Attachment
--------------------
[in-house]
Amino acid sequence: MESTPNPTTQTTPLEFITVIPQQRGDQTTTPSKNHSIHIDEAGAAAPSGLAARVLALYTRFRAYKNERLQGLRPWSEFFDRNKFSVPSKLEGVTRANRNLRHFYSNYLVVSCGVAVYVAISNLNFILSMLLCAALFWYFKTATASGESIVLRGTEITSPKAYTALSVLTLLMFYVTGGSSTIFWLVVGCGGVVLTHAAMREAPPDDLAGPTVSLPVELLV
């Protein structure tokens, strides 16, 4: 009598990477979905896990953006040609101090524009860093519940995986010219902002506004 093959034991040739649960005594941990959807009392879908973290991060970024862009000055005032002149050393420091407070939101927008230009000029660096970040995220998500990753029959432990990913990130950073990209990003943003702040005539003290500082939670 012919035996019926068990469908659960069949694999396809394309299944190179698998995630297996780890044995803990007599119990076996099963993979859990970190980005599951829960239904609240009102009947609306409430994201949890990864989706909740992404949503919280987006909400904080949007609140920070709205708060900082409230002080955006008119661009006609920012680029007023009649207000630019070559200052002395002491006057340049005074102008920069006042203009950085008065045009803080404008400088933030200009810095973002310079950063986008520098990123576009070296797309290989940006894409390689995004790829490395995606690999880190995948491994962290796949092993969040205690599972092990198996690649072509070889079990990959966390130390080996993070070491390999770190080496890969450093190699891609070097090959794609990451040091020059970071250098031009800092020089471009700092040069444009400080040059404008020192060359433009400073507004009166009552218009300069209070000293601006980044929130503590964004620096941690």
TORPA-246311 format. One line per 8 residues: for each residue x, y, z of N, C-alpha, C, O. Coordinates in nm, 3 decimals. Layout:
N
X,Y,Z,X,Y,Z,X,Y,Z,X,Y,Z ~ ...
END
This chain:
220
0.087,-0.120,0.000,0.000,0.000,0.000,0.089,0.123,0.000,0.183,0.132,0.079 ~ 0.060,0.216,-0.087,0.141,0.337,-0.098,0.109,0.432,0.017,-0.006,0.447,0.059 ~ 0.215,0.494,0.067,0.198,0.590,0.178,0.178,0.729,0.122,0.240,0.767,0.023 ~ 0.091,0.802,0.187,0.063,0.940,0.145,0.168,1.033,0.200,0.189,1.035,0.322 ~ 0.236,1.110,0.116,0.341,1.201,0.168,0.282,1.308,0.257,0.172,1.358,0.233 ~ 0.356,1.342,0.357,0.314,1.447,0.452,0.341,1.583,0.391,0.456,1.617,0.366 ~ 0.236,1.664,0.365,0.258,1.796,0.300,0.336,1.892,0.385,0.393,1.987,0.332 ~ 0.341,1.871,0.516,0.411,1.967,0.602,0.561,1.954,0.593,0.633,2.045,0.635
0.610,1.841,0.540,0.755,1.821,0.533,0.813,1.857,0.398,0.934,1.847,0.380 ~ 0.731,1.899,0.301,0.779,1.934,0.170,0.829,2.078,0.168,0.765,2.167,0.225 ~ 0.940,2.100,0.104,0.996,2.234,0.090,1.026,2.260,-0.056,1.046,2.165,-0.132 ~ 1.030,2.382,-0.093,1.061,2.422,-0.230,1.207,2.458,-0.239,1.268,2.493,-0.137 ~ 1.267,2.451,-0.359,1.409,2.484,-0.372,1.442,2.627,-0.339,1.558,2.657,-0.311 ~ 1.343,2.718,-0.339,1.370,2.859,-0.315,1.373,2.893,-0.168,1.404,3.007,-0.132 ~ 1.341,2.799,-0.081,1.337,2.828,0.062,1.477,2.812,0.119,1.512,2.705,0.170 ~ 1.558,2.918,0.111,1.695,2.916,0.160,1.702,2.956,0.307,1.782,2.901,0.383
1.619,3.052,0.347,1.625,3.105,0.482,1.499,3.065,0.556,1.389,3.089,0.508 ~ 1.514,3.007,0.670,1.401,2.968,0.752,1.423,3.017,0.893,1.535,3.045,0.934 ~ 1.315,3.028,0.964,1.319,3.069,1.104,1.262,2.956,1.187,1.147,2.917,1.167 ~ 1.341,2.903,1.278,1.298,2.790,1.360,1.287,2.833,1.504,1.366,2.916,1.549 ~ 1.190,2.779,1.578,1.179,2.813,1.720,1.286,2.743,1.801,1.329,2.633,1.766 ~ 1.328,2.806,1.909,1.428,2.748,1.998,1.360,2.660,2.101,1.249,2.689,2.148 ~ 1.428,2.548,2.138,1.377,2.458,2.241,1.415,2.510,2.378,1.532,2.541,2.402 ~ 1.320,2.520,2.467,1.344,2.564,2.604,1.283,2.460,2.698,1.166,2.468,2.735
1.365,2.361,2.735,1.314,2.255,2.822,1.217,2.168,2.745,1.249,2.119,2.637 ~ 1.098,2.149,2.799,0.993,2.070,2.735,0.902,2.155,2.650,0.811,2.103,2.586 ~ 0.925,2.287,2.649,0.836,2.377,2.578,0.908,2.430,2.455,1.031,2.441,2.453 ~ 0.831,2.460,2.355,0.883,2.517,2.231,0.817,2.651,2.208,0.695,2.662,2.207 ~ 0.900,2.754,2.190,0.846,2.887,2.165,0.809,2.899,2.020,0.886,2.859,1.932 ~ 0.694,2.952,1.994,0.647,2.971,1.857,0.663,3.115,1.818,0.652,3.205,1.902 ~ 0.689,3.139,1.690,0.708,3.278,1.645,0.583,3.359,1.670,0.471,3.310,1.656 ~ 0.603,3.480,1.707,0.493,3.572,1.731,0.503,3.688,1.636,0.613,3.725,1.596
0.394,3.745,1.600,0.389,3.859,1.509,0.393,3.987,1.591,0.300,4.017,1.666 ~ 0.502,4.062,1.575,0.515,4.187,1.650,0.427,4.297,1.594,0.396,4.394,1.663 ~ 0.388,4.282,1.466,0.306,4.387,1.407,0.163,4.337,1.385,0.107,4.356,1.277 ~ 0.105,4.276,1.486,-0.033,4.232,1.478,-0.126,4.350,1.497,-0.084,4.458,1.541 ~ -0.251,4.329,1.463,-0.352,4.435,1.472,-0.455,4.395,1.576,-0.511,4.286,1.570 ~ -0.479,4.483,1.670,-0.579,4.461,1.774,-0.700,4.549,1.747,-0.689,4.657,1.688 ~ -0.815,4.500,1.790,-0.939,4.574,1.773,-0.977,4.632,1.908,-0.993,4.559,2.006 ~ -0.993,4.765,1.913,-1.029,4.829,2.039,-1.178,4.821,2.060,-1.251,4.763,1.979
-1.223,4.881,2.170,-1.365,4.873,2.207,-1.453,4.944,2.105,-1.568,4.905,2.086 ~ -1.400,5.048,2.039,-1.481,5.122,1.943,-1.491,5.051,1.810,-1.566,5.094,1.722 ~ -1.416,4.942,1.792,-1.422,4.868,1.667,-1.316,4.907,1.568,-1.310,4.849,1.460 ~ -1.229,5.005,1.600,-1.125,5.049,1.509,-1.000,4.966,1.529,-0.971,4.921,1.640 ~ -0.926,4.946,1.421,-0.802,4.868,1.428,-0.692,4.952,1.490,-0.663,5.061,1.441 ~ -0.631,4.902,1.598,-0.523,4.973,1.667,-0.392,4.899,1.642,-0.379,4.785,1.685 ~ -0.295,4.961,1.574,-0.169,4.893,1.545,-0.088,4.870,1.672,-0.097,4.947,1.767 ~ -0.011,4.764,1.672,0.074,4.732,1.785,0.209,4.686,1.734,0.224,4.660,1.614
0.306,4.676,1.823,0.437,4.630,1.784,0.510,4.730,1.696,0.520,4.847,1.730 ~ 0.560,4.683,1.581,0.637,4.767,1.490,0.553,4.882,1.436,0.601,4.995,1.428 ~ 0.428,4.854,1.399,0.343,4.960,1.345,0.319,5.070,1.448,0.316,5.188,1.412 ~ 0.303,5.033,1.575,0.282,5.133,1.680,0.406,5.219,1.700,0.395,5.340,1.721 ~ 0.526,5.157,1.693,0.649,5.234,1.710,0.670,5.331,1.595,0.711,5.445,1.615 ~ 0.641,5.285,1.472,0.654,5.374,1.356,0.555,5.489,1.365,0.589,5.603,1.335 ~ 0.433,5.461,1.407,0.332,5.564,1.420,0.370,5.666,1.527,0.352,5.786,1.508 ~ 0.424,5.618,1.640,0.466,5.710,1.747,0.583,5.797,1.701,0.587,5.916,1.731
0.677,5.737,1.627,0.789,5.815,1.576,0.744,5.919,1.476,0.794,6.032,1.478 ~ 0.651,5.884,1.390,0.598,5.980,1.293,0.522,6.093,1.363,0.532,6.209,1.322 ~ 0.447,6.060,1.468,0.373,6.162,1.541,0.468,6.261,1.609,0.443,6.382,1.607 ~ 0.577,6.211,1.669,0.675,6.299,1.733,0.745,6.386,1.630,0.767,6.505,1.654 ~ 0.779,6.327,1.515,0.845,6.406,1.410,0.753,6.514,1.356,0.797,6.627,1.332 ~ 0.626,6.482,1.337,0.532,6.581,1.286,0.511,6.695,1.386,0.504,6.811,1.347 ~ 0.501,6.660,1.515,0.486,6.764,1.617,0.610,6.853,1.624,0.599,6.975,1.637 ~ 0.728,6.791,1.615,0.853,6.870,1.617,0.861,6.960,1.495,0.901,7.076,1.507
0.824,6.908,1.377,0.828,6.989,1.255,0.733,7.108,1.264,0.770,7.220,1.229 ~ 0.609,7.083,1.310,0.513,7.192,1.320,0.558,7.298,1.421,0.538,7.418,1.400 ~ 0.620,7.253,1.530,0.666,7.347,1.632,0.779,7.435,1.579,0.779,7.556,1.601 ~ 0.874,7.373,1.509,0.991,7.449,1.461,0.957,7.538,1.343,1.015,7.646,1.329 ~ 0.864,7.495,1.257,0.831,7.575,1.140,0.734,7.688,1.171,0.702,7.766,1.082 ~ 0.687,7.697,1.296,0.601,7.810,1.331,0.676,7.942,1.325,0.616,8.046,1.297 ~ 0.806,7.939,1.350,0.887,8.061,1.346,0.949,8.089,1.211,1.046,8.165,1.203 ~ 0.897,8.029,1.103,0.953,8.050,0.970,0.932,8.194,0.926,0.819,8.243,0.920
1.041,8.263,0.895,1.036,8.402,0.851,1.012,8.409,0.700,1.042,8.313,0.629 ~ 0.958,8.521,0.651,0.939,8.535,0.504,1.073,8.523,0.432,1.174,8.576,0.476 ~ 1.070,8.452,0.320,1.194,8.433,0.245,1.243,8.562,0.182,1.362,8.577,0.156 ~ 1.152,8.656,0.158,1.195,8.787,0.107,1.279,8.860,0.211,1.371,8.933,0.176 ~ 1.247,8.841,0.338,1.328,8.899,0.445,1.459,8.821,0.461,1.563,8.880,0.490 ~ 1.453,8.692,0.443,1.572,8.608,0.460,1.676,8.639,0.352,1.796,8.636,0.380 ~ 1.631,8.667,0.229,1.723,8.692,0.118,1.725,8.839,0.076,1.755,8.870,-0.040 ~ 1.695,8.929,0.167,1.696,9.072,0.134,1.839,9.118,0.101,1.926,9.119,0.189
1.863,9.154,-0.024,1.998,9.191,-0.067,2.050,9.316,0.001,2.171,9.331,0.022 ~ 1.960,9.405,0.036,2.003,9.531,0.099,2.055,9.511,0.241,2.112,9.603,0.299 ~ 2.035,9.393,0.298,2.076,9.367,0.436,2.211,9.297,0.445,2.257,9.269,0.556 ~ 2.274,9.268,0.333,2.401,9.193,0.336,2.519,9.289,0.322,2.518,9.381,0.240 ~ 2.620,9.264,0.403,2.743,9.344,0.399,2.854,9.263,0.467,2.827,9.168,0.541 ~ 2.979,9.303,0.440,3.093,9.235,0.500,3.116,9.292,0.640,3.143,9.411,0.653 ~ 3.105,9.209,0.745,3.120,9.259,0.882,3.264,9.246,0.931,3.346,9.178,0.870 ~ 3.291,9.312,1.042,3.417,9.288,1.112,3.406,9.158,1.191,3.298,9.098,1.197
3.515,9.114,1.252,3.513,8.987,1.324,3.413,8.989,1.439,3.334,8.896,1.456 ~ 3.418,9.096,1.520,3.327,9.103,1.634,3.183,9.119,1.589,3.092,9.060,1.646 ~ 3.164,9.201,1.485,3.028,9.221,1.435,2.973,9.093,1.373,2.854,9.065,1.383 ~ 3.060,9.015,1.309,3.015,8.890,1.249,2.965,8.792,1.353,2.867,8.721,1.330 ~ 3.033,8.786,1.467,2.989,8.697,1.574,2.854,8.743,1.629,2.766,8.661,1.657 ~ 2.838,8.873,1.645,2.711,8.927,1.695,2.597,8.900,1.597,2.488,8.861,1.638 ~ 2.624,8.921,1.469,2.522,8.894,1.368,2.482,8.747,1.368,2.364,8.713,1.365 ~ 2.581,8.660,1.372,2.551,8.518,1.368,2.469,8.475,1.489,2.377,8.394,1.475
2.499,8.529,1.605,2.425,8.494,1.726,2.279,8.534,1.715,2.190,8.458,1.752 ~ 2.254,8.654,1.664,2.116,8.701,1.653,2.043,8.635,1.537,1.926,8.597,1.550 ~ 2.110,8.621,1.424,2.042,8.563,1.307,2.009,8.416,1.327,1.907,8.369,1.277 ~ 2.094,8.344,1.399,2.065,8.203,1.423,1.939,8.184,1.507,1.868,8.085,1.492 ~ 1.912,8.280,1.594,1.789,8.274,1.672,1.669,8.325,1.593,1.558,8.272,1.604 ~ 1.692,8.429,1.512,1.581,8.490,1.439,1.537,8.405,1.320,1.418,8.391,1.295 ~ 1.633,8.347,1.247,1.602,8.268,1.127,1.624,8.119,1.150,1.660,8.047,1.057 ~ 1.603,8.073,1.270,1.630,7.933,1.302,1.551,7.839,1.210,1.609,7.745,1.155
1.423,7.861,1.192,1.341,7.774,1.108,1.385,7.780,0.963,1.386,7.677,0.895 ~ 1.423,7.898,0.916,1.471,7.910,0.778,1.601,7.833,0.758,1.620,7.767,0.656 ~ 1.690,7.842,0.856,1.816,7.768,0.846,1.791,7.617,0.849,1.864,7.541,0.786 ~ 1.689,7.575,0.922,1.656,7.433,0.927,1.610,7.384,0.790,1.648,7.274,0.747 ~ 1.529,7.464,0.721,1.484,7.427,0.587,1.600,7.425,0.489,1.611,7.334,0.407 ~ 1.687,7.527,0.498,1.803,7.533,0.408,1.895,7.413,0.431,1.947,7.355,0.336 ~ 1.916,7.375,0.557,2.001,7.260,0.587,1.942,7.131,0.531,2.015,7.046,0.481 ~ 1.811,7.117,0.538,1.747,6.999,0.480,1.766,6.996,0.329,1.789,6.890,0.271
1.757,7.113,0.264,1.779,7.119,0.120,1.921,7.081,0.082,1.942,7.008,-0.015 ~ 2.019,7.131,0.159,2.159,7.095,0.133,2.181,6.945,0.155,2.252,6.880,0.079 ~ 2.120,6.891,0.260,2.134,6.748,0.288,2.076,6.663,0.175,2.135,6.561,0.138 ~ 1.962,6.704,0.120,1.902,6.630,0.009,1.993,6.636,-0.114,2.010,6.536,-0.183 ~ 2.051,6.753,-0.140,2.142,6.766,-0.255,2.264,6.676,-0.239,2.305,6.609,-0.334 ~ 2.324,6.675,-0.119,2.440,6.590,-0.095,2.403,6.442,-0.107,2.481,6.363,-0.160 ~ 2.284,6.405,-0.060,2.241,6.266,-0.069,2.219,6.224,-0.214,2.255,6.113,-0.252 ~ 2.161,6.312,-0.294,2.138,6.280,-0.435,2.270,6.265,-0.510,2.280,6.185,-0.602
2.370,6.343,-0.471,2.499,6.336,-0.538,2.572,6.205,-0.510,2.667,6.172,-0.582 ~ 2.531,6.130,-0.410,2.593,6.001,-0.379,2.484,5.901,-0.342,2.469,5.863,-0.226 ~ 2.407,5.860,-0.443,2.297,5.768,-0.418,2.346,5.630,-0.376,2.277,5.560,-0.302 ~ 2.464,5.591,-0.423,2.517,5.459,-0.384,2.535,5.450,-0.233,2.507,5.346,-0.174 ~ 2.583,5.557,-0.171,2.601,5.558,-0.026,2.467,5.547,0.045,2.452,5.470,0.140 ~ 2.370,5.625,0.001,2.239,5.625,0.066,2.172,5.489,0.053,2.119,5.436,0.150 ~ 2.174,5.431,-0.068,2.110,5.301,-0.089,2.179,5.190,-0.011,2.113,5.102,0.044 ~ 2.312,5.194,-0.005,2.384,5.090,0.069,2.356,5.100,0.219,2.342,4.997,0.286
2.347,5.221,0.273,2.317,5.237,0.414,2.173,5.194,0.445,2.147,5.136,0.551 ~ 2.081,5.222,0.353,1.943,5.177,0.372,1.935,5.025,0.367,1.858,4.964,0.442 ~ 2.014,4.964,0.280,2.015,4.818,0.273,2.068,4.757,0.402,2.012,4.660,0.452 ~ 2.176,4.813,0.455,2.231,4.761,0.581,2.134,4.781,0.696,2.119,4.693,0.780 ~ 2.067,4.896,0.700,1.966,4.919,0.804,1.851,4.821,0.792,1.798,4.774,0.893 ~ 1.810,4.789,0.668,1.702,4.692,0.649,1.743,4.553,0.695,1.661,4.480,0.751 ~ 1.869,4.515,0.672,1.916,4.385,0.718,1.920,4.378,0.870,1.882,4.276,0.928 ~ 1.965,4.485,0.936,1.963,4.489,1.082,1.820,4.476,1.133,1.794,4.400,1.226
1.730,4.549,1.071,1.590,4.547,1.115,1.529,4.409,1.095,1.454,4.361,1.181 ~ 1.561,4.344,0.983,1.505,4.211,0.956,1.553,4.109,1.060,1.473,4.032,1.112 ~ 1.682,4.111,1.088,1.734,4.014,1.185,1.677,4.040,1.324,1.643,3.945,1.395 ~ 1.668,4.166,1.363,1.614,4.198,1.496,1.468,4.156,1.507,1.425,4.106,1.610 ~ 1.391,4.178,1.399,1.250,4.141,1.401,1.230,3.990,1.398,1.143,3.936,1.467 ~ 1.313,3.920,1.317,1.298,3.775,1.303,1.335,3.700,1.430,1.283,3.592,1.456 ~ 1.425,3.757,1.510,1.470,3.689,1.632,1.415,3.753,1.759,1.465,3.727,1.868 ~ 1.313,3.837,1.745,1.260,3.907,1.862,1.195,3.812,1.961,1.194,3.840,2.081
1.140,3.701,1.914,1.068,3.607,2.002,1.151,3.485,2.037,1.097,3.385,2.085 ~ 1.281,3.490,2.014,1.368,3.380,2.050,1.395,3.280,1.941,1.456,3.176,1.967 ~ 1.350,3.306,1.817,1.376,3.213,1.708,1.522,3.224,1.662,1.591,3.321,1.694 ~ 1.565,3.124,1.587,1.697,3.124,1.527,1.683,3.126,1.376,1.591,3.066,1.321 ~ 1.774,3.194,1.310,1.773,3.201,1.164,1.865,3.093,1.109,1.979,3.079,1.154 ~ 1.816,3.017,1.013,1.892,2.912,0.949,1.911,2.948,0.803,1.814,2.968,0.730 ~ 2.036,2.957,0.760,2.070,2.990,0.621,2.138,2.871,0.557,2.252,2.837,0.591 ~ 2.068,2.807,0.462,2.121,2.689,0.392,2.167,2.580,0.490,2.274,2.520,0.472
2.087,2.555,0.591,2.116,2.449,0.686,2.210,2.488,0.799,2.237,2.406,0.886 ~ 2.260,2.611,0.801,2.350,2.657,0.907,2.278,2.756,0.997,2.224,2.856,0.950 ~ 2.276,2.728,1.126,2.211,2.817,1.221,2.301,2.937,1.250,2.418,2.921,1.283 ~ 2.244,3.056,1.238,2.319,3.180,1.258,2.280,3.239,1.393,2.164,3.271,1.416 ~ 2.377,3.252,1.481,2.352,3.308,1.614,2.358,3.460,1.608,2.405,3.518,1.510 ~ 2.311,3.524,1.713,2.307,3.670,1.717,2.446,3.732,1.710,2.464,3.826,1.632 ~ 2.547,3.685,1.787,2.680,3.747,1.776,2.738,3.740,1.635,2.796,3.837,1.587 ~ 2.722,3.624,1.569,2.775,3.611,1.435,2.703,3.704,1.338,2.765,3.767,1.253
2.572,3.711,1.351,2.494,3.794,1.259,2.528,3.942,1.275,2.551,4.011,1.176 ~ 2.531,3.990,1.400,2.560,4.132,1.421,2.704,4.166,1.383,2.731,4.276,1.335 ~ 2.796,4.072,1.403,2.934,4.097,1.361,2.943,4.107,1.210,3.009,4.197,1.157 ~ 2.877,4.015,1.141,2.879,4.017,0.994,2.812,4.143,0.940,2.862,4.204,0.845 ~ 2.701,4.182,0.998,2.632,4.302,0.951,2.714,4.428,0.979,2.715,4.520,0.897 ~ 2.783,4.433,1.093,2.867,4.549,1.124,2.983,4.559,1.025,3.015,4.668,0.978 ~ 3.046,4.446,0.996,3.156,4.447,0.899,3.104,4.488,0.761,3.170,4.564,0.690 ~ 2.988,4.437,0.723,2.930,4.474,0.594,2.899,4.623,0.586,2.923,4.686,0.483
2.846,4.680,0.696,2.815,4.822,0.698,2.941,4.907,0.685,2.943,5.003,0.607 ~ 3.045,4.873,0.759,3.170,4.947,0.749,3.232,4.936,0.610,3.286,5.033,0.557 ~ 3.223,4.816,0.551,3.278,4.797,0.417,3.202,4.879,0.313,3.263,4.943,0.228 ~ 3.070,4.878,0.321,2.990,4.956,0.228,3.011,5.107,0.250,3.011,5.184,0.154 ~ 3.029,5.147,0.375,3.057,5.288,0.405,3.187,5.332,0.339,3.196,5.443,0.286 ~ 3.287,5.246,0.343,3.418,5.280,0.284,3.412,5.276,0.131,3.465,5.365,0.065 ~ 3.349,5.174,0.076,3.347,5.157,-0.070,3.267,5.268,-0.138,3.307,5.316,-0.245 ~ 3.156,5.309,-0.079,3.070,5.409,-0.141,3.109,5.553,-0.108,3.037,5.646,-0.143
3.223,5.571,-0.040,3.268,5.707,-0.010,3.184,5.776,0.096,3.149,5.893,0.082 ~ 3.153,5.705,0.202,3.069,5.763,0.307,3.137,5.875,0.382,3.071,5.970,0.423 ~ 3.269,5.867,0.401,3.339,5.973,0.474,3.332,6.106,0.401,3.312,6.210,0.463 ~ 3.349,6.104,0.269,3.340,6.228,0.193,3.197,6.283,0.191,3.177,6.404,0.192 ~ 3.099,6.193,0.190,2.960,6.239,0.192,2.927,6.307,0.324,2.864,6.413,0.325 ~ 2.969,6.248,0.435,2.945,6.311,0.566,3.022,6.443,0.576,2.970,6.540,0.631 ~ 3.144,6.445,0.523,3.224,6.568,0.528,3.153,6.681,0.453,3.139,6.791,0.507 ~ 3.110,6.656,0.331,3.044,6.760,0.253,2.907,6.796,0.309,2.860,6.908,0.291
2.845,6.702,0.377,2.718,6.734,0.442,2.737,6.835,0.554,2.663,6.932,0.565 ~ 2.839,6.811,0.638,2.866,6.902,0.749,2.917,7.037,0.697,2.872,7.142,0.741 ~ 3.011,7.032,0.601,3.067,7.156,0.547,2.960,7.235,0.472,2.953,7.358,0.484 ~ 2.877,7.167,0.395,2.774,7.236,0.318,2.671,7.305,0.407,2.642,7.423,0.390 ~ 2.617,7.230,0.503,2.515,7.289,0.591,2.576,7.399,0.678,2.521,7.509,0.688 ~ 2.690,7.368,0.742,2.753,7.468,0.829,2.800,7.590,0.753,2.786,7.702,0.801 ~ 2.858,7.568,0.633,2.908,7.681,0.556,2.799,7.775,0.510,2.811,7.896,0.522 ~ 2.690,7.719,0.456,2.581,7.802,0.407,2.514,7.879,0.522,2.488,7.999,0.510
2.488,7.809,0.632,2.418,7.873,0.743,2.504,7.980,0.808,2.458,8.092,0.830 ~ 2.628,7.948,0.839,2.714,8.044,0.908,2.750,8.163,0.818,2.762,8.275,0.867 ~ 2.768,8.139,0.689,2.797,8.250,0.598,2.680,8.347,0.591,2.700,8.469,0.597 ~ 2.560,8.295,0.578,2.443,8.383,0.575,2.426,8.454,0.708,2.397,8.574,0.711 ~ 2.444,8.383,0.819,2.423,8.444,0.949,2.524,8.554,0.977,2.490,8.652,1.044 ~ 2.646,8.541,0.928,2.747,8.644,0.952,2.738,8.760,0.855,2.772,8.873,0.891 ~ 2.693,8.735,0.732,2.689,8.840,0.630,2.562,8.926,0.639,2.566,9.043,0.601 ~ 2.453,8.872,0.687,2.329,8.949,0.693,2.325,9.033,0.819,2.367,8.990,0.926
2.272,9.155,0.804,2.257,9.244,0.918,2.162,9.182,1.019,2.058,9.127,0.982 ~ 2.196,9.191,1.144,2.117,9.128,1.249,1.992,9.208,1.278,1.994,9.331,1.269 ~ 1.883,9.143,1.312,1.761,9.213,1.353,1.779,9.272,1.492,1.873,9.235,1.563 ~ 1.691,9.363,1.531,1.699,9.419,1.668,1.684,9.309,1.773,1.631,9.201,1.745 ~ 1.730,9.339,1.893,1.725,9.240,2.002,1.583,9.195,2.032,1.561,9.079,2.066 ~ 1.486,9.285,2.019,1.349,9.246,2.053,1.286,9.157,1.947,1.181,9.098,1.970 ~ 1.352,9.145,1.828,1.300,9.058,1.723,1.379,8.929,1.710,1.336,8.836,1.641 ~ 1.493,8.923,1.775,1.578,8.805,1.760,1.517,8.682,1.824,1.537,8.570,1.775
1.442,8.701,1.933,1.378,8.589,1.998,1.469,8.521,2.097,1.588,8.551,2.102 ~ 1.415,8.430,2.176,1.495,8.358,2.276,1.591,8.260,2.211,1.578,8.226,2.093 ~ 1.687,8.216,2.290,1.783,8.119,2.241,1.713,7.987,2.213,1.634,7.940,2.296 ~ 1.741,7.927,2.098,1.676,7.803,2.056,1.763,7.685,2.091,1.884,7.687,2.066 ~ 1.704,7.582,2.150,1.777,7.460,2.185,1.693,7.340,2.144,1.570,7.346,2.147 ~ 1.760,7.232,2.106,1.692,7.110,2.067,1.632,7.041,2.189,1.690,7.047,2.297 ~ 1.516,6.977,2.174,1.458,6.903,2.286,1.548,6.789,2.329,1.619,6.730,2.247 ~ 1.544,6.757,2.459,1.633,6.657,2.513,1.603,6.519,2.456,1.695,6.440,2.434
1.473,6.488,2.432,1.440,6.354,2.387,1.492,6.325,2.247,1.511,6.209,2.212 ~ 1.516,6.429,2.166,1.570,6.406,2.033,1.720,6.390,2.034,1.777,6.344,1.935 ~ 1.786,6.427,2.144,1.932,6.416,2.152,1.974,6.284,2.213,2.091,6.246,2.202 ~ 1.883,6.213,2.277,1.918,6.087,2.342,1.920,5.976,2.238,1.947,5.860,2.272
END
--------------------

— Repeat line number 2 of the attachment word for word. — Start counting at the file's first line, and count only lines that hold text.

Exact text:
Amino acid sequence: MESTPNPTTQTTPLEFITVIPQQRGDQTTTPSKNHSIHIDEAGAAAPSGLAARVLALYTRFRAYKNERLQGLRPWSEFFDRNKFSVPSKLEGVTRANRNLRHFYSNYLVVSCGVAVYVAISNLNFILSMLLCAALFWYFKTATASGESIVLRGTEITSPKAYTALSVLTLLMFYVTGGSSTIFWLVVGCGGVVLTHAAMREAPPDDLAGPTVSLPVELLV